In case you haven’t checked the stats recently, approximately one in 110 adults are currently incarcerated in the United States. (And by the way: Where is that critical conversation being had in the 2016 election debates?) For those with such limited access to the outside world, prison libraries can be essential in supporting the educational, social, and spiritual rehabilitative experience of a prisoner — in addition to just being plain entertaining.
In a previous article, suggesting a list of titles to donate to prison libraries, I wrote that my personal experience with the American prison system includes volunteering in detention facilities, previously working full-time as a Jane-of-all-trades of sorts in a reentry and gang-intervention program, visiting and interviewing inmates in prisons in the United States and around the world, and including among my graduate studies work focused on gang violence, incarceration, and ex-offender reentry in the United States. And while there are those who are skeptical about the power of literature and literacy to transform a prisoner’s experience of incarceration, I remain a full-fledged believer in the importance of having access to books in prison, and their ability to afford prisoners increased opportunity for success upon reentry into mainstream society.
While in no way a comprehensive list — many prisons have different Here are nine of the most read books in American prisons. If you’re interested in donating a few to your state or county prison (go you!) be sure to check out this list of things you didn’t know about books in prisons first.
1. A Life Inside: A Prisoner's Notebook by Erwin James
As a young man, Erwin James was sentenced to a life in prison. James effectively grew up behind bars — transitioning from youth into middle age while incarcerated. His prison memoir, A Life Inside: A Prisoner's Notebook , as well as lots of other prison memoirs, like Porridge and Passion by Jonathan Aitken and The Pain of Confinement by Jimmy Boyle, are naturally popular titles among inmates looking to give voice to their own experiences of incarceration.
2. GED Test Prep Books
The vast majority of those incarcerated in the United States received inadequate or incomplete educational opportunities in their lives before prison, and while behind bars many inmates work towards completing high school and/or passing the GED test. One of the most critical indicators of an inmate’s likelihood of success upon reentry into society is their ability to achieve an education while in prison.
For many inmates, there is an overwhelming sense of powerlessness when it comes to dealing with their lawyers and the court system, due to a basic lack of education about the American legal system. Legal dictionaries help alleviate that sense of powerlessness by helping inmates to better understand what is being discussed during their court cases. Legal dictionaries in translation are also especially useful.
4. The 48 Laws of Power by Robert Greene
While banned in many prisons across the United States for less-than-helpful content about how to get what you want through seduction or conning, this book explores the philosophies and historical influences of Machiavelli, Sun Tzu, and Carl Von Clausewitz. The small merit Robert Greene’s The 48 Laws of Power has is that it does advocate for intelligence, ambition, empowerment, and drive in achieving your goals — you just have to focus that drive towards positive endeavors.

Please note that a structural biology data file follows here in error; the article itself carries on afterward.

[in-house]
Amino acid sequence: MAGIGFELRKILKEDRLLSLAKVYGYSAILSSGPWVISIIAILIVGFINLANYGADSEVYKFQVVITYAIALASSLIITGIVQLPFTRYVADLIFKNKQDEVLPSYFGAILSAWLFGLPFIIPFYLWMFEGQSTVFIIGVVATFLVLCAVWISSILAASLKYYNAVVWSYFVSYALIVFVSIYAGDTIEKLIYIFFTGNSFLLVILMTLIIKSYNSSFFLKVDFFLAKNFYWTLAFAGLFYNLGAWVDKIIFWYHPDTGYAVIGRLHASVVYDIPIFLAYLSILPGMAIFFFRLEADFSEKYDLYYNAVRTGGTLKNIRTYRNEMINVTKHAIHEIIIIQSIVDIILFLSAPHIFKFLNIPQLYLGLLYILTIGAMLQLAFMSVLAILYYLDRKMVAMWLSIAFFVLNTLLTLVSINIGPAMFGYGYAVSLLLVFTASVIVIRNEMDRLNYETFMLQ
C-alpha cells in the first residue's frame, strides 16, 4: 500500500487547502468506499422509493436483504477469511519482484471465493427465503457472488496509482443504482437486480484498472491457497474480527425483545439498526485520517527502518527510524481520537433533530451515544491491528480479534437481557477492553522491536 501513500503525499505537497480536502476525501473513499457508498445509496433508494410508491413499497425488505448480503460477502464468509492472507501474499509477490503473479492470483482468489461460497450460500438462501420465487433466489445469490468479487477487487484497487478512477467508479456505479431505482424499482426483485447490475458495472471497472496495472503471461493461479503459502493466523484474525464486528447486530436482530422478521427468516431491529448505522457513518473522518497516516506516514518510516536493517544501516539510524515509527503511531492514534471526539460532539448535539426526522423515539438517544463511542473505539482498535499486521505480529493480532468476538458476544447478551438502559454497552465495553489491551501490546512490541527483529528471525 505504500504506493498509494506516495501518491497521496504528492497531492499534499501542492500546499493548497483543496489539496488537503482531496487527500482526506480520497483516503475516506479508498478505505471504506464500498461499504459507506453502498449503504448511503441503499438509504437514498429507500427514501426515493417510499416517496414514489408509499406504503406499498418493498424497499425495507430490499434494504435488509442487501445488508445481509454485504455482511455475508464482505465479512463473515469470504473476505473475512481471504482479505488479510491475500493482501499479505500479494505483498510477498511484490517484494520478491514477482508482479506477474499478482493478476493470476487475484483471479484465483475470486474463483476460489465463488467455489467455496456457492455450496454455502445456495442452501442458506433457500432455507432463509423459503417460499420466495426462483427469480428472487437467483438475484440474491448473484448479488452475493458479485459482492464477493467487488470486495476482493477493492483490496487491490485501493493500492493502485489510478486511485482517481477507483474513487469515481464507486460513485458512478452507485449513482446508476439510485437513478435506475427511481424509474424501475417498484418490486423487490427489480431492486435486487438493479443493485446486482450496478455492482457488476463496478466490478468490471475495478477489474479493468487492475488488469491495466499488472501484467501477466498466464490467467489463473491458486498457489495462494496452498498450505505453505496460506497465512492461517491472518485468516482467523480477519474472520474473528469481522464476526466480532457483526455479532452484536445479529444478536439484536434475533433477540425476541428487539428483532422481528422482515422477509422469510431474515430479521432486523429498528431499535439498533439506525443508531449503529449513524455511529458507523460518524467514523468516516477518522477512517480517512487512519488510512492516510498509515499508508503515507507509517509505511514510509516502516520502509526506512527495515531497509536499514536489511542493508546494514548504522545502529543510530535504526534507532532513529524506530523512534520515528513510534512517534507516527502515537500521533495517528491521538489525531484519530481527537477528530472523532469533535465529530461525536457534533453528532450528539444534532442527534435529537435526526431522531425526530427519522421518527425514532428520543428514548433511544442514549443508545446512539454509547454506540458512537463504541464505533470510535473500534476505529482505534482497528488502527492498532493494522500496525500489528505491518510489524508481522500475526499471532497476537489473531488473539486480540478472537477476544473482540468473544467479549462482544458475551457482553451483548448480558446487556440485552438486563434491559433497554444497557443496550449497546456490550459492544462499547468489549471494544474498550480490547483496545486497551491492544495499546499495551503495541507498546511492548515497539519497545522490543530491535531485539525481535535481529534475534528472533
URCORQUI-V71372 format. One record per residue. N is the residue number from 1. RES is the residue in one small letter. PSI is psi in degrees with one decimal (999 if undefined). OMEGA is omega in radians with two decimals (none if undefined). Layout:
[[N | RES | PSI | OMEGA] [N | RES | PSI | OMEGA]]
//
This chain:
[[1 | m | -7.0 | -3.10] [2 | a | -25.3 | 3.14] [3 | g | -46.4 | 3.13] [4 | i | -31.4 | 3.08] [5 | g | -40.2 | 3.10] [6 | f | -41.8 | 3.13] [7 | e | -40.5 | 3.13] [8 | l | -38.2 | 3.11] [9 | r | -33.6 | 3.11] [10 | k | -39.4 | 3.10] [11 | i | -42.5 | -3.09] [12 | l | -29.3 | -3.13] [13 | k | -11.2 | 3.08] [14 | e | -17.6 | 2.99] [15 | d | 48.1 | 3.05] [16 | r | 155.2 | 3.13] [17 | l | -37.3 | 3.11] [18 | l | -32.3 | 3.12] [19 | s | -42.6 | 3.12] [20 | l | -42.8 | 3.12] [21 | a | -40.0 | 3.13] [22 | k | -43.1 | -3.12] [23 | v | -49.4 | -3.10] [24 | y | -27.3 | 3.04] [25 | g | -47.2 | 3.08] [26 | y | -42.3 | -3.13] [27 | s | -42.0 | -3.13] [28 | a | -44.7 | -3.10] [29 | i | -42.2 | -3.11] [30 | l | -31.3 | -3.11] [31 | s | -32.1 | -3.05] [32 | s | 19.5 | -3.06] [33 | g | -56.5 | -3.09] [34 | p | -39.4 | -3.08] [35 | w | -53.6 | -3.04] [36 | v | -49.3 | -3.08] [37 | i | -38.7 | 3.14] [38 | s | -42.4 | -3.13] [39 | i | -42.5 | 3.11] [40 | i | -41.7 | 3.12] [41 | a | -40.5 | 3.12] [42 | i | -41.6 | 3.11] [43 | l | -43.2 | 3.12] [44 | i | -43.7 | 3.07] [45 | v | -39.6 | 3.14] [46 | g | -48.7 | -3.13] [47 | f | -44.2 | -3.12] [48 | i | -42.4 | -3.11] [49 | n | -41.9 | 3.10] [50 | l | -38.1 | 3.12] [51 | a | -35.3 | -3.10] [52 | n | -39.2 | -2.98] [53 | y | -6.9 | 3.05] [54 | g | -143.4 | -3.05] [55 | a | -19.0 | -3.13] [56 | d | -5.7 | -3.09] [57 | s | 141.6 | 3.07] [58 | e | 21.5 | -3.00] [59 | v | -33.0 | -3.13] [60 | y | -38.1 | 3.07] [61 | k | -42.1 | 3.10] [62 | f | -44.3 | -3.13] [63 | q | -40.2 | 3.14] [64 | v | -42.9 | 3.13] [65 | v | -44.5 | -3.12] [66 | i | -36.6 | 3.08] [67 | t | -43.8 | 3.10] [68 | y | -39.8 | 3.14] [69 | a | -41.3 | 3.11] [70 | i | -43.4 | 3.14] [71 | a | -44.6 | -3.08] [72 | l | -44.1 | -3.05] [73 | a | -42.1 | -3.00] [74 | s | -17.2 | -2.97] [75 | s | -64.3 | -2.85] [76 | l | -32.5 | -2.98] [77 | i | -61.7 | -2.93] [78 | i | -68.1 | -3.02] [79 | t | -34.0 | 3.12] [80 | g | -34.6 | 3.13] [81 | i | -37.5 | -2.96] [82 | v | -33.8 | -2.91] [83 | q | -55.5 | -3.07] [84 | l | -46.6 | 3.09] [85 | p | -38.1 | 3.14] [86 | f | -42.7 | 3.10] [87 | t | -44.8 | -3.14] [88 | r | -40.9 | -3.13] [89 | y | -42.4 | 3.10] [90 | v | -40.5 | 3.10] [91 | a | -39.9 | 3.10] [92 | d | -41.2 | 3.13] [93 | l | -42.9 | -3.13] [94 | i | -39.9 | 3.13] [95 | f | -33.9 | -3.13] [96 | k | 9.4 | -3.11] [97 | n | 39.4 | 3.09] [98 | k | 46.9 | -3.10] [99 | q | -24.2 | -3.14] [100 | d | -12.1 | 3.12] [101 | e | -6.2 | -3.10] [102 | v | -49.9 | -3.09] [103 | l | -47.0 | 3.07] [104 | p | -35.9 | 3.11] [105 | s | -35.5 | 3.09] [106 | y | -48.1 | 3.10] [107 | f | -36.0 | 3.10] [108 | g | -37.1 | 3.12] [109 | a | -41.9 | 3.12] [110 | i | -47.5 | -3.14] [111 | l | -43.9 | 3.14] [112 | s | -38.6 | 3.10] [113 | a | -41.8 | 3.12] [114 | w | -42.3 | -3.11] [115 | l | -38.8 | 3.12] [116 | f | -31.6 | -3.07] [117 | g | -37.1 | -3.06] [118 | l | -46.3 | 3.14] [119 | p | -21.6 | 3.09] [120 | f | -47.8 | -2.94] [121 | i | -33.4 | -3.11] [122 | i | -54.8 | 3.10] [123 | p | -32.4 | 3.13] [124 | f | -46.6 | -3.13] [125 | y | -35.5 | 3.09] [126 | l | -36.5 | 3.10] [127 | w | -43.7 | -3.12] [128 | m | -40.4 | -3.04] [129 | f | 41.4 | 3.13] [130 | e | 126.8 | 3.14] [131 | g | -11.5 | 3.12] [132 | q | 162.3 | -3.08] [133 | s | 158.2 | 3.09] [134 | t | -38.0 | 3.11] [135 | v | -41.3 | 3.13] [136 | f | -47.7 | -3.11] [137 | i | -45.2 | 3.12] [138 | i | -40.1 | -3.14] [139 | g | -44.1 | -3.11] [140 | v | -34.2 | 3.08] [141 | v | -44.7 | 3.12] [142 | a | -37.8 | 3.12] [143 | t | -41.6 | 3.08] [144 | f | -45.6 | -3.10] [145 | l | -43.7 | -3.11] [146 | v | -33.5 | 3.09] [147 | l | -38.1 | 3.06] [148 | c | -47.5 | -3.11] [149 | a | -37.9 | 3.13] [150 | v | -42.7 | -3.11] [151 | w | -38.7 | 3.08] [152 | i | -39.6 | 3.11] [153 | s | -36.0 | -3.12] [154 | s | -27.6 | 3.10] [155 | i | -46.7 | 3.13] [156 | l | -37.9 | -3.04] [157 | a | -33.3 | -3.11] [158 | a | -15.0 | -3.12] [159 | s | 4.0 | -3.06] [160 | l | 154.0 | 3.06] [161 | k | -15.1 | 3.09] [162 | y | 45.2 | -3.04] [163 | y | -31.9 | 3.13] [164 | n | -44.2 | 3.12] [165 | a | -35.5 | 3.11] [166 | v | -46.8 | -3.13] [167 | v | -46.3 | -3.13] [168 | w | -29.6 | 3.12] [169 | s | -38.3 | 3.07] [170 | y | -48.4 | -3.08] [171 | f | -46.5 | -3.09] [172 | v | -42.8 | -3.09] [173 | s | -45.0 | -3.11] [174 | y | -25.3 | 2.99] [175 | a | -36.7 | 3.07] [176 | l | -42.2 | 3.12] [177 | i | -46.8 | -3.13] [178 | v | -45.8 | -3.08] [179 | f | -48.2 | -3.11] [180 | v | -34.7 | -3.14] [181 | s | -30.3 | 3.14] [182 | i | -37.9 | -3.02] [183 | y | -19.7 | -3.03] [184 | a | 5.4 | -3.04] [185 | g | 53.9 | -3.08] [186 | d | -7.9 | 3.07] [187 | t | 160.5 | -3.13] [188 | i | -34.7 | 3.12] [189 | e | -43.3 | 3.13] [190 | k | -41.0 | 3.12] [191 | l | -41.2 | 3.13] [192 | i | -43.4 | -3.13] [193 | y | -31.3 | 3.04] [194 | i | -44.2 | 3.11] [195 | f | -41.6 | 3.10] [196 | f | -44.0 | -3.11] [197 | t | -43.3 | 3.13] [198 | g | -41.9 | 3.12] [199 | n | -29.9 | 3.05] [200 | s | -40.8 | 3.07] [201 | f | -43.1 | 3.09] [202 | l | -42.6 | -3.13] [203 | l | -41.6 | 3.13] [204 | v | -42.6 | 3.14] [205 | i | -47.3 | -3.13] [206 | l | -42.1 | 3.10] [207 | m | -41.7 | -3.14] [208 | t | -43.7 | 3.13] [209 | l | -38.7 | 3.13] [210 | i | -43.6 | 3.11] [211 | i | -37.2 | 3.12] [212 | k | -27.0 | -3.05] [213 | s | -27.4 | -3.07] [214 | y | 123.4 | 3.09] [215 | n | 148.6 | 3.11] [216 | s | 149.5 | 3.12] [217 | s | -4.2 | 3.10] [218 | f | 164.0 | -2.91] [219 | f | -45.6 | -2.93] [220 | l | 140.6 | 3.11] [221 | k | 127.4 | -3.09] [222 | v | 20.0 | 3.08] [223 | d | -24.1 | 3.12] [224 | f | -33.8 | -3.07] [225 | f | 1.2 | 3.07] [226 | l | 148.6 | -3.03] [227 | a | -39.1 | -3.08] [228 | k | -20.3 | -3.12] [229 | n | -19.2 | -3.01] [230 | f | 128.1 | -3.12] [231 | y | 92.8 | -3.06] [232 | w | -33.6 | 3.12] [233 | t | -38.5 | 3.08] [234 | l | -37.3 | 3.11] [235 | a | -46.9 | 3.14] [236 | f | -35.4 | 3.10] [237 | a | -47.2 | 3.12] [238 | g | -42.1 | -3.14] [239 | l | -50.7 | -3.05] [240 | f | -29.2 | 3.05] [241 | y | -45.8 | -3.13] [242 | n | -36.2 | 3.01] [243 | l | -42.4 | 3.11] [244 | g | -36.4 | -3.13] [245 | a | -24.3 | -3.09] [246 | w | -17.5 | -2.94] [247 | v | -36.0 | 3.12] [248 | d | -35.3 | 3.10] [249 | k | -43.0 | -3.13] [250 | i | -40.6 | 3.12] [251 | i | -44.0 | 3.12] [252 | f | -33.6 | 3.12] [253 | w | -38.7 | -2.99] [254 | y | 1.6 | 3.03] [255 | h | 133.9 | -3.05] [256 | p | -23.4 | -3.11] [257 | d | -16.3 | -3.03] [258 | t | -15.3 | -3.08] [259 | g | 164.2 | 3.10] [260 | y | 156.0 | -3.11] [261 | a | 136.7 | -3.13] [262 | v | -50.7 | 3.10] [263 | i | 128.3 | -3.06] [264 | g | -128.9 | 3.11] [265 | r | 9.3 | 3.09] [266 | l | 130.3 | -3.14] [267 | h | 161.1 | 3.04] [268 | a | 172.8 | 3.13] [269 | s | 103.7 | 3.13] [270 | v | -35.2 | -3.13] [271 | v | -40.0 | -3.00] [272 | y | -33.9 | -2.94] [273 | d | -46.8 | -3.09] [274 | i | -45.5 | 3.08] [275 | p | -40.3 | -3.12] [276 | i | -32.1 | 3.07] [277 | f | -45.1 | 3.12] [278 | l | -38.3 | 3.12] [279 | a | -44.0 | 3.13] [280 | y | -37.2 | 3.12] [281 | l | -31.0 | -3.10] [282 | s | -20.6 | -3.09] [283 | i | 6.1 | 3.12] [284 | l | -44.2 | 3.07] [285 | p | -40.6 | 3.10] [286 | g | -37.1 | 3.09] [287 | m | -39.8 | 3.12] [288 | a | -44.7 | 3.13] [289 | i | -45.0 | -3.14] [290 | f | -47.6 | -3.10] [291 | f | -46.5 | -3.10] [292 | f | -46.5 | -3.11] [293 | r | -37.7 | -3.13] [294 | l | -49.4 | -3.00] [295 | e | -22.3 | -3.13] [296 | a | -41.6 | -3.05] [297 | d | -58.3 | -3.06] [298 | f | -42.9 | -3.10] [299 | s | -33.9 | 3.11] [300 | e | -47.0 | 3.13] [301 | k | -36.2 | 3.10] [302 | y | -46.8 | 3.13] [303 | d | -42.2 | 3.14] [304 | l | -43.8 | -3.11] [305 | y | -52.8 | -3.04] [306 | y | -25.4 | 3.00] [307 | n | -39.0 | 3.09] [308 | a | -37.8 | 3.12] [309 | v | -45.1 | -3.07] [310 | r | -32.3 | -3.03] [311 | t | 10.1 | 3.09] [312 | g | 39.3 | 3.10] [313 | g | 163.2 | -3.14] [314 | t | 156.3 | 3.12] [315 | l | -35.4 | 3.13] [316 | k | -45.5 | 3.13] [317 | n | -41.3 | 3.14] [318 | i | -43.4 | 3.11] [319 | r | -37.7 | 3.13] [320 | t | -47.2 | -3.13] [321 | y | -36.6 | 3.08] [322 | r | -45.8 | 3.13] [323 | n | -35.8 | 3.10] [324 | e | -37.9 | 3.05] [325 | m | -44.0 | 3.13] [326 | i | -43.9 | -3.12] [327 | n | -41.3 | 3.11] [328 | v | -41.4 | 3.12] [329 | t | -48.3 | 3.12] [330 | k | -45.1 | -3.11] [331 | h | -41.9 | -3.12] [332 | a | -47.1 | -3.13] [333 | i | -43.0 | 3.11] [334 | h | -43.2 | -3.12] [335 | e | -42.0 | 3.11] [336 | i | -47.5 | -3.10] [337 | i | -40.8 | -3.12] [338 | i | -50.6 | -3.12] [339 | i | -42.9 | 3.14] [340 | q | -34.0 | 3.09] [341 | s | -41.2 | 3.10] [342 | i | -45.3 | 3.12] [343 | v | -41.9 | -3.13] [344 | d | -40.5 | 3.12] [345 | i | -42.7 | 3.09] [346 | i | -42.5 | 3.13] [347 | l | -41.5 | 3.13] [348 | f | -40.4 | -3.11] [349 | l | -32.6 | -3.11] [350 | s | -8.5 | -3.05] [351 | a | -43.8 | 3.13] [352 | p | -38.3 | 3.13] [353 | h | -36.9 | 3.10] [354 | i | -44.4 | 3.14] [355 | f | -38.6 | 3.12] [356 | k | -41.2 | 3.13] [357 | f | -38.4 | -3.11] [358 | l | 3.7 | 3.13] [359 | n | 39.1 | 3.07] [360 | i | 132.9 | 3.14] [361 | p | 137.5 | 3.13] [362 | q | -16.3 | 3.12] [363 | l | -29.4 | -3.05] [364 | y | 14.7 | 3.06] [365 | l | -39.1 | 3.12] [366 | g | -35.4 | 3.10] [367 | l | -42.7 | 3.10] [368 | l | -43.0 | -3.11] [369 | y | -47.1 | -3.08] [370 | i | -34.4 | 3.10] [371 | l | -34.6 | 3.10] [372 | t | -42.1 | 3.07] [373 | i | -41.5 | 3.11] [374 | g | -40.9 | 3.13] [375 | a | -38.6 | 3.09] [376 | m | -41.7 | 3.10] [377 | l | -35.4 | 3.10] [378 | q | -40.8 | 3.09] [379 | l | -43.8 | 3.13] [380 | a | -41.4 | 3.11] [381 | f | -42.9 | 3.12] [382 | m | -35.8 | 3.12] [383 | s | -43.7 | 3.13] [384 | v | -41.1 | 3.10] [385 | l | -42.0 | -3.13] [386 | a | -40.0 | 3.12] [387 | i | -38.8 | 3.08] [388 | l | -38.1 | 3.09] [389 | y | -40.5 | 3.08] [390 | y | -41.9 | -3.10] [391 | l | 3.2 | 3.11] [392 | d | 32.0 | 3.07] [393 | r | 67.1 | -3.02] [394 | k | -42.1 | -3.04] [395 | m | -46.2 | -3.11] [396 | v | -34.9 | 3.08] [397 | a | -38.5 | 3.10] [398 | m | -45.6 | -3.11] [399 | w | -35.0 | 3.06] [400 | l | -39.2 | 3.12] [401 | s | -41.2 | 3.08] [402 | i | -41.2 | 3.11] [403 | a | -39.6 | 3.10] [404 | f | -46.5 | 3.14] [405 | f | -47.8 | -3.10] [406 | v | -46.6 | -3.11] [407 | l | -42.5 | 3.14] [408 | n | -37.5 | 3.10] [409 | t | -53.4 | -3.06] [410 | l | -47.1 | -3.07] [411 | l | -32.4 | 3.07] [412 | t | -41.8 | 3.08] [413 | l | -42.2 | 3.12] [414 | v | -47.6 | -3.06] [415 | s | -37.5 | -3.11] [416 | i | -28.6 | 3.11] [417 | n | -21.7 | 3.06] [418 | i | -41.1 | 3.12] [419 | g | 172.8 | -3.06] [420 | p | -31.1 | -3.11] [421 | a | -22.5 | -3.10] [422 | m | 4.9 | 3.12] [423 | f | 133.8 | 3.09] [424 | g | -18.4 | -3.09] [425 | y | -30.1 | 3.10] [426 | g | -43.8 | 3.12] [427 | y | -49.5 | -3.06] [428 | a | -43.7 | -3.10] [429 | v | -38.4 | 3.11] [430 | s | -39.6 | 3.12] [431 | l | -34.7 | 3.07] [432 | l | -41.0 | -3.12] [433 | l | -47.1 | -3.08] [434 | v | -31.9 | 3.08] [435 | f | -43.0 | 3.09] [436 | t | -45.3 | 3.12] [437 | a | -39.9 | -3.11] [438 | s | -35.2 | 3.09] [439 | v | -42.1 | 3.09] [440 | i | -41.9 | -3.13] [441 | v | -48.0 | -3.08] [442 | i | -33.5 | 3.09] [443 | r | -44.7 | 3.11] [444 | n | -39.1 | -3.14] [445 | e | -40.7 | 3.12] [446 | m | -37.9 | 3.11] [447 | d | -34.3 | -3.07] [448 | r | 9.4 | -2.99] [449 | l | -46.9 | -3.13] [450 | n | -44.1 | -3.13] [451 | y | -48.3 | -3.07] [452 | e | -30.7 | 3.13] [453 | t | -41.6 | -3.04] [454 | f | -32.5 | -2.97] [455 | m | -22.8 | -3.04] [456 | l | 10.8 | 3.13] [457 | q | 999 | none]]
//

5. The Bell Jar by Sylvia Plath
All readers appreciate the feeling of recognizing themselves and their own experiences between the covers of a book — it’s basically the next best thing to having a good friend by your side. Naturally, Sylvia Plath’s intensely psychological and emotional writing, particularly in her novel The Bell Jar , appeals to anyone battling their own intense thoughts and feelings, as many inmates are.
6. The Diary of a Young Girl by Anne Frank
Experiencing a uniquely devastating form of imprisonment, first while hiding from the Nazi’s during World War II in the annex of an office building, and later in Nazi concentration camps, The Diary of a Young Girl — Anne Frank’s personal account of courage, resilience, and hope in the face of grave adversity — definitely speaks to those incarcerated in the United States.
7. The Faithless by Martina Cole
The Faithless , and just about any other titles by bestselling British crime fiction writer Martina Cole are popular in prison libraries for a reason. Cole’s fiction is uniquely situated in the genre of crime fiction in that her novels feature mostly female antiheroes and explore crime dramas through the experience of the criminal. As part of her own writing life, Cole facilitates creative writing classes in U.K. prisons, so naturally she understands her audience well.
8. Merry Christmas, Alex Cross by James Patterson
Thriller-writer extraordinaire, James Patterson, is often a favorite among inmates for his tales of forensic detective and psychologist Alex Cross, of the Alex Cross series. Throughout the series, protagonist Cross is called to solve mysteries, rescue hostages, and catch criminals — all while trying to keep his own family safe and well. Merry Christmas, Alex Cross contains all of the above, and more.
Anyone who has ever seen, or stepped inside, a prison cell before knows that there's not a whole lot of room to do anything, much less get in a good jog. So for obvious reasons, step-by-step guides for exercises that can be accomplished in small spaces — like ab and arm workouts, and yoga — are some of the more coveted titles within a prison library.